Nations around the world are racing to become the first to implement a central national currency on the blockchain, a Central Bank Digital Currency (CBDC). CoinDesk recently reported that China has incorporated this directive into their next five-year plan, which was formulated in 2016.
Despite having shut down local cryptocurrency exchanges, Chinese officials have disclosed a significant national interest in blockchain alongside their published intent to integrate the technology into their national operations.
What are some benefits of having a Chinese CBDC?
China could readily make use of a CBDC to reduce counterfeit, fraud, money laundering, and keep a clearer paper trail for their national currency. Along with these benefits come a more transparent government, easier trail of assets between taxpayers, lower operating costs, increased efficiency, and general accountability for government and citizen.
CoinDesk also reports that China could be the first “major country” to launch a CBDC.
Technically, China is ready to launch the first CBDC, as the PBOC has set up a dedicated digital currency research group in 2014 to study both digital currency issuance and the business operation framework that would need to support the launch of such technology.
The Tsinghua Financial Review, released a study, stating that a digital currency was used to move funds between commercial banks, including Industrial and Commercial Bank of China, Bank of China, WeBank, Shanghai Pudong Development Bank and Bank of Hangzhou.
What are some negative potentials for a Chinese CBDC?
As with anything centralized, the public must have faith that the system will be developed and implemented appropriately. The trust required for centralized function is especially important when it comes to money, often the yield of a hard day’s work. If a CBDC is based on a non-immutable record, then the public will likely lose trust from the very beginning.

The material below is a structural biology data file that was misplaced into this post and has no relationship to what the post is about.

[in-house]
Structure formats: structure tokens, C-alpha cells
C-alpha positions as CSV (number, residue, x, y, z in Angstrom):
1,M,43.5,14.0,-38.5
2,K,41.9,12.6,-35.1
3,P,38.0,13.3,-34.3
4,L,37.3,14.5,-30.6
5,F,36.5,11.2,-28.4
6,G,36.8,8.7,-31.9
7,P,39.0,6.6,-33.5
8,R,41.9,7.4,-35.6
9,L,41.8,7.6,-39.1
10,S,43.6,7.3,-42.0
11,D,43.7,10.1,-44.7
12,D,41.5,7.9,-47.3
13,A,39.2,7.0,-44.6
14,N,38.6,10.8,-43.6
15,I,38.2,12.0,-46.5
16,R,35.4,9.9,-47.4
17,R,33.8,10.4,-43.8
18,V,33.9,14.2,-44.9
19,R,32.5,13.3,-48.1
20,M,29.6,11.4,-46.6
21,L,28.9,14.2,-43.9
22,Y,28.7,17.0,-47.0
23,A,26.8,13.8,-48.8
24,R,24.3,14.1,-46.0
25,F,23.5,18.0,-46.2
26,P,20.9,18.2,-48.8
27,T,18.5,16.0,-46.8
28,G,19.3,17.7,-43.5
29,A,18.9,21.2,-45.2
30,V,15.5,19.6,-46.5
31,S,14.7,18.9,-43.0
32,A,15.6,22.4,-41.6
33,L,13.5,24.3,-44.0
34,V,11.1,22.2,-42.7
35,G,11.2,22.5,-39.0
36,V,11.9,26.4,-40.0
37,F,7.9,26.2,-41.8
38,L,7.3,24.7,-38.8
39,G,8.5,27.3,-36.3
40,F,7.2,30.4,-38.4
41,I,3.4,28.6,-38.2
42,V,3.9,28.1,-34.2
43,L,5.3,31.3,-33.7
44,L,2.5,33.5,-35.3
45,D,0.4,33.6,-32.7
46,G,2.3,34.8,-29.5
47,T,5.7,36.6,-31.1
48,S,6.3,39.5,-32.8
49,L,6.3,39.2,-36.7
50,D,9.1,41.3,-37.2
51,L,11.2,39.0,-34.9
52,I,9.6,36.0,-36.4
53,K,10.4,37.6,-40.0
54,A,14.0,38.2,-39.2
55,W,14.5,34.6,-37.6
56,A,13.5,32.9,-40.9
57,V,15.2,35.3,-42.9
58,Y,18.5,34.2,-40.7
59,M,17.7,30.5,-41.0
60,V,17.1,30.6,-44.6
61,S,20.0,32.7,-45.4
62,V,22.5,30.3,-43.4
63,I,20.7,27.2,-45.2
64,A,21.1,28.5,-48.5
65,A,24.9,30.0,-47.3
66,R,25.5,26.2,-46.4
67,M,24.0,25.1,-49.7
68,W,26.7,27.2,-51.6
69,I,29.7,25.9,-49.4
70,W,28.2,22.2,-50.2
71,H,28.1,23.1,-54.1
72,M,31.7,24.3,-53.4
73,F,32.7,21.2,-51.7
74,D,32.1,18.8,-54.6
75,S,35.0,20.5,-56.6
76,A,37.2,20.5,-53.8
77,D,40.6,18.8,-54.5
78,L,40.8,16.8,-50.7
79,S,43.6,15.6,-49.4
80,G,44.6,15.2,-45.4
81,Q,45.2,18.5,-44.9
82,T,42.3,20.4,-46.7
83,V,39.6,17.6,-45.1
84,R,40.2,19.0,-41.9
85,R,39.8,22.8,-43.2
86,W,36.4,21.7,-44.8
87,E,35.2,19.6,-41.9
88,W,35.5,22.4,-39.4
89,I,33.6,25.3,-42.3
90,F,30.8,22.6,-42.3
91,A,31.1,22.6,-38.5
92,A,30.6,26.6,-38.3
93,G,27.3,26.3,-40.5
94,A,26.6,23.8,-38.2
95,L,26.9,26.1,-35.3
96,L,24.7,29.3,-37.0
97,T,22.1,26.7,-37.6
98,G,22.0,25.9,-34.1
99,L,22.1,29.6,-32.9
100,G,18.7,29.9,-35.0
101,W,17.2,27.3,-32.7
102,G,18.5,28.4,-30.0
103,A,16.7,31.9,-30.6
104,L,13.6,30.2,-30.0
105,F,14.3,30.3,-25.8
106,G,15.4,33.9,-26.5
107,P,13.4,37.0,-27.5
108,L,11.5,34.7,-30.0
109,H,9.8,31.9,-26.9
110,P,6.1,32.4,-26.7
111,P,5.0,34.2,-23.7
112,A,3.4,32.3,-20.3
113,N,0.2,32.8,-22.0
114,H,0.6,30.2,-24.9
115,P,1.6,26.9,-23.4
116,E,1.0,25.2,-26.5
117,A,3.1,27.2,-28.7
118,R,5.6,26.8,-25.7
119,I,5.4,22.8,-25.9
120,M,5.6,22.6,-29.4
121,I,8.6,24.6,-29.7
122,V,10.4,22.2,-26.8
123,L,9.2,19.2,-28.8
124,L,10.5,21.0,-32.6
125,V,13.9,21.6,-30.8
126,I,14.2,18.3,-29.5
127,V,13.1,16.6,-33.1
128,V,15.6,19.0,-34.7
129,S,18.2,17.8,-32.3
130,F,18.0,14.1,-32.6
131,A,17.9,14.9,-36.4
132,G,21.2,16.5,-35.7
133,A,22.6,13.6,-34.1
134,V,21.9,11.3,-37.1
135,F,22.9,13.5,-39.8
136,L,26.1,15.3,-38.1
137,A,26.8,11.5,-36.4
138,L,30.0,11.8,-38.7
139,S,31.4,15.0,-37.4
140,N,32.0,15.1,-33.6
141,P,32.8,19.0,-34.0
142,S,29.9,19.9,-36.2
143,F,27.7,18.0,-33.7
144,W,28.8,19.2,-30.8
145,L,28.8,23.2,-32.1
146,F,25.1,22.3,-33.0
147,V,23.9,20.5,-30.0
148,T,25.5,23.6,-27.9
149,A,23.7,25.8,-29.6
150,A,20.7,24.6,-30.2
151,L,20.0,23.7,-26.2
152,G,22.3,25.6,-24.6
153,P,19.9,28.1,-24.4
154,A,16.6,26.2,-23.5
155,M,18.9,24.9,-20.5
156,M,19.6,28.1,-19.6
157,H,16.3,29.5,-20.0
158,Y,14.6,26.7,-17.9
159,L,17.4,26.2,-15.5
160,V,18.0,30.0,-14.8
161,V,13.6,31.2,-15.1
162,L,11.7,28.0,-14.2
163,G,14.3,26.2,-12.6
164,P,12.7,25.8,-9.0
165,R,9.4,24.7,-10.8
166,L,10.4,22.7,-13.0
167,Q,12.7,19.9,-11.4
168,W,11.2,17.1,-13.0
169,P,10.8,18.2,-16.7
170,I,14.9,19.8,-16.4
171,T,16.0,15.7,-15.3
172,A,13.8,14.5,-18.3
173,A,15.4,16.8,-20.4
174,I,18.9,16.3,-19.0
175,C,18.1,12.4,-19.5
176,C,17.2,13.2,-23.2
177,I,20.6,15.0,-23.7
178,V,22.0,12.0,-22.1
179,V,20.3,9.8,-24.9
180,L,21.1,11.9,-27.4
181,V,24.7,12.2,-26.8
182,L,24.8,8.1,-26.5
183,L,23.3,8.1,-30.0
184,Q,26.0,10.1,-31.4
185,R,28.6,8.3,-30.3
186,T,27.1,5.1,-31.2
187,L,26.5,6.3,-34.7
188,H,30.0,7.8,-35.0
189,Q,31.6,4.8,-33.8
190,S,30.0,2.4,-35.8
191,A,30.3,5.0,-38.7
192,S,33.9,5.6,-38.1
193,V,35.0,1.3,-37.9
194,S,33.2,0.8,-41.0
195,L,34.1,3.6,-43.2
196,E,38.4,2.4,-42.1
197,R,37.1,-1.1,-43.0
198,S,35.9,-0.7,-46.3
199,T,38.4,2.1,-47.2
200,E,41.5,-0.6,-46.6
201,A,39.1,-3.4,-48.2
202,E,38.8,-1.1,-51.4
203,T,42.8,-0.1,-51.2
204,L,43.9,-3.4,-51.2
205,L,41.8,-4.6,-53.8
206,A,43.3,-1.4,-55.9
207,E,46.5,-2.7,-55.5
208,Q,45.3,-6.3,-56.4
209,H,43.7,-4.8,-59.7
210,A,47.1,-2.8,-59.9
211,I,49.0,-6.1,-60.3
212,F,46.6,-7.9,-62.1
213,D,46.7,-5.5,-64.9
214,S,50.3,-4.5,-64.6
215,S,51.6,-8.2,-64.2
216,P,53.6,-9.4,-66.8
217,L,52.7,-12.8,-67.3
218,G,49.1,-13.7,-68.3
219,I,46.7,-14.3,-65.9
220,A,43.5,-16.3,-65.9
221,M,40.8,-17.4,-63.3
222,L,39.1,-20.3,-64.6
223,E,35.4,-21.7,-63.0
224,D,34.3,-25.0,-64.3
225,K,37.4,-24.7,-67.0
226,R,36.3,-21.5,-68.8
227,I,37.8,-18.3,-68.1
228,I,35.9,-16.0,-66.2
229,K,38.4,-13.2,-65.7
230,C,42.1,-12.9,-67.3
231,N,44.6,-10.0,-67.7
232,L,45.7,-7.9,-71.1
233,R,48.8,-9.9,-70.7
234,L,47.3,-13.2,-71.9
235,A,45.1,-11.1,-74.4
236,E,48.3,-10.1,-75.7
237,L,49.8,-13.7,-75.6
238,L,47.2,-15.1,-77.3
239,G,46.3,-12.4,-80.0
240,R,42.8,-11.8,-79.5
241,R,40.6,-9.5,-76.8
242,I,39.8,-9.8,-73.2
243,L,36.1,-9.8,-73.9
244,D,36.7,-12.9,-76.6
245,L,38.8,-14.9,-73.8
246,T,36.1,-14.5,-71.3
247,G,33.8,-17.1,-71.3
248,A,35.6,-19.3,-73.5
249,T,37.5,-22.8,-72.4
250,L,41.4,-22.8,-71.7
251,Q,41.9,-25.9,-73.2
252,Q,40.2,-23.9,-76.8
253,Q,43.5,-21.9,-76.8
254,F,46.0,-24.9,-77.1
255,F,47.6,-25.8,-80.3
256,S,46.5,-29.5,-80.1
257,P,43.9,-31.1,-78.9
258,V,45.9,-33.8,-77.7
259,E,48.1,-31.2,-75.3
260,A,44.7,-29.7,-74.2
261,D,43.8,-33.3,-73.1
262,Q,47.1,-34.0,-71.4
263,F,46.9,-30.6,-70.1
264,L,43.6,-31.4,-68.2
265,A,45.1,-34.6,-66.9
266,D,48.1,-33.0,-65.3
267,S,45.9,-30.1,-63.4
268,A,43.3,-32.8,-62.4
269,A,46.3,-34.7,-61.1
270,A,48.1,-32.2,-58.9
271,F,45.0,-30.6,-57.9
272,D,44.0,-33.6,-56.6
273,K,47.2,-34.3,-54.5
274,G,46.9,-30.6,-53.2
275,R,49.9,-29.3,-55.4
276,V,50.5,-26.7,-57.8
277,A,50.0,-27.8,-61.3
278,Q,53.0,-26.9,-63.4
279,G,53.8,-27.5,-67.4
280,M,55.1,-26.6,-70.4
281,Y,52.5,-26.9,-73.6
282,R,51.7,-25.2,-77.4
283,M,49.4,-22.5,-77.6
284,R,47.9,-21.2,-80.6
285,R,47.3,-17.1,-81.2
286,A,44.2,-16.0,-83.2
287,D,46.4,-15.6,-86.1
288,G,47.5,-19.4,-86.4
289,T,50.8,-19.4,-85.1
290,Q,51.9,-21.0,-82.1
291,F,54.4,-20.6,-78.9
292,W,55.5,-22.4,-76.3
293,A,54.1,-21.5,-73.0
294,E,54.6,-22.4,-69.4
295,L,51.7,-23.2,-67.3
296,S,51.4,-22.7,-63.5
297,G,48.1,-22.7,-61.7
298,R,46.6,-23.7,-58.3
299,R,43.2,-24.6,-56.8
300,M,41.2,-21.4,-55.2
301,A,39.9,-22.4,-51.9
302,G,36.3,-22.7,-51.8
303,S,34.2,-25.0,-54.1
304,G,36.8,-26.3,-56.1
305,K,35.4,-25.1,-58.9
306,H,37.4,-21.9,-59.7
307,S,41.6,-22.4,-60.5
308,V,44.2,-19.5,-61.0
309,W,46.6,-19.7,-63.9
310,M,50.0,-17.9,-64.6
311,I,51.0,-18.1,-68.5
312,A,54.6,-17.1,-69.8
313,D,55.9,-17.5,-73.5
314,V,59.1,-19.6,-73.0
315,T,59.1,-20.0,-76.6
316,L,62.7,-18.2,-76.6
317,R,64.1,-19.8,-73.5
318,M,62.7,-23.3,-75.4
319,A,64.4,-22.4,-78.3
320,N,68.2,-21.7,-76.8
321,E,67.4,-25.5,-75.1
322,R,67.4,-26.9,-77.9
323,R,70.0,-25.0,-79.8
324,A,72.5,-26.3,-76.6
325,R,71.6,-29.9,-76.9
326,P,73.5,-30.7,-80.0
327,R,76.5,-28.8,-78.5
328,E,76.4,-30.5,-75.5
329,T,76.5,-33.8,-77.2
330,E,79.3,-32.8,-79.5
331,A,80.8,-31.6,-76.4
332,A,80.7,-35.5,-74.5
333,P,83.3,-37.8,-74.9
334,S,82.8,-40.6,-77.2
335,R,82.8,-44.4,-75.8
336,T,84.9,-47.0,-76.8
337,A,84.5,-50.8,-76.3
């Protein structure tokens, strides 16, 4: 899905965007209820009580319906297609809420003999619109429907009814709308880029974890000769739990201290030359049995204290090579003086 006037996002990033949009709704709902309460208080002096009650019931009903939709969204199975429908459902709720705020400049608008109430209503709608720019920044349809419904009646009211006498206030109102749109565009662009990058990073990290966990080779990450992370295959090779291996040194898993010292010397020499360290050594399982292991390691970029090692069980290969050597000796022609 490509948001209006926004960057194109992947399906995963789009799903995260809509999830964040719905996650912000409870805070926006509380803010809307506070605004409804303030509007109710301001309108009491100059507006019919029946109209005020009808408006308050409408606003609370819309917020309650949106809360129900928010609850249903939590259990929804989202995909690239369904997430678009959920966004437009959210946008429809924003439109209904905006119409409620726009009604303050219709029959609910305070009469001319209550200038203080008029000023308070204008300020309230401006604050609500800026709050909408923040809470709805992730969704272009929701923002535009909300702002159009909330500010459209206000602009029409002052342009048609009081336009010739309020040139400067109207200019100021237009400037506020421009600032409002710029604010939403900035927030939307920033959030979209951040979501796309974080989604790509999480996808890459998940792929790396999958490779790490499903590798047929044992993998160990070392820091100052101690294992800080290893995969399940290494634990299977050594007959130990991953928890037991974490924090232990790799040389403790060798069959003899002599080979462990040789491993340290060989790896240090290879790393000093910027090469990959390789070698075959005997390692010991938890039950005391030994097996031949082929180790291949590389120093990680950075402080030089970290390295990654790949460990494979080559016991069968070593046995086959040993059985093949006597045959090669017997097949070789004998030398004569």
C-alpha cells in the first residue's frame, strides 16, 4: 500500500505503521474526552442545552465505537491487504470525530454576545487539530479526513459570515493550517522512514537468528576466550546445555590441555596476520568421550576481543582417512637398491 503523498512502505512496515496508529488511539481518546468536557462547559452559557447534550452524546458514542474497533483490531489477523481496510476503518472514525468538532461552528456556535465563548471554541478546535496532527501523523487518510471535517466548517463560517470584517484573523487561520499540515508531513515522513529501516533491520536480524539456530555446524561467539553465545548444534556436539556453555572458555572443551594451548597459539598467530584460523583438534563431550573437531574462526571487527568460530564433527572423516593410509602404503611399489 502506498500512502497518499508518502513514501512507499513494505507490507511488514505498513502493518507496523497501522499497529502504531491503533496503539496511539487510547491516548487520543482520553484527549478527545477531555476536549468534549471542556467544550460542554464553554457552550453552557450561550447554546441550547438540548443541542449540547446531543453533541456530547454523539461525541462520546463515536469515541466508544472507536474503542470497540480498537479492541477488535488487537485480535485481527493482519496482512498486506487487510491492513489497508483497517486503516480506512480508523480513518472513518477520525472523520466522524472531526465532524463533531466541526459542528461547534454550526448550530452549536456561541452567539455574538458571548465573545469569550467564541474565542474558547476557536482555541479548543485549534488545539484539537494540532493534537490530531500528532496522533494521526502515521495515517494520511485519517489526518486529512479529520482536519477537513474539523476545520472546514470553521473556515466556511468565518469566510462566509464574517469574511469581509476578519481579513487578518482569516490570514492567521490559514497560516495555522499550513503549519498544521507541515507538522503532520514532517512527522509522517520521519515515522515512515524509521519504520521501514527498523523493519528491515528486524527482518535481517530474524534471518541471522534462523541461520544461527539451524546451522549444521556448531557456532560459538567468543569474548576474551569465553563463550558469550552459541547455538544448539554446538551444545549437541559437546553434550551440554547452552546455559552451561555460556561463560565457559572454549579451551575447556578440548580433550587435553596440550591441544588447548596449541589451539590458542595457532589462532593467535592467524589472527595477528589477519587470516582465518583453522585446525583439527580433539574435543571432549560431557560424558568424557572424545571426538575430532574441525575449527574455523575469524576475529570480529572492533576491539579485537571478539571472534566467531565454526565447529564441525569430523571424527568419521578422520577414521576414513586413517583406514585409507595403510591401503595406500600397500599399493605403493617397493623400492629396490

The immutable record also opens up consumers to consistent government oversight, an increasing source of friction in the U.S., especially with the increasing amount of AI-based video and metadata analysis. The sheer amount of data produced leaves consumer-side concerns about the security of their personal information and transaction data.
How can this influence adoption by other nations?
Other nations can learn from China in their willingness to explore newer technology, but must also be mindful to avoid any pitfalls that China may encounter. However, risks must be evaluated when settling on security precautions. Mt. Gox and Parity were both hacked for significant amounts of money (over $400 million and $30 million respectively.)
As global adoption of the technology increased, regulatory oversight and security standards will follow, though some security standards have followers from other industries, such as password requirements and encryption.
The United States, Venezuela, Estonia, and others do not appear far behind China in terms of progression. If current trends continue, it will not be long before the world exists on the blockchain, not just countries.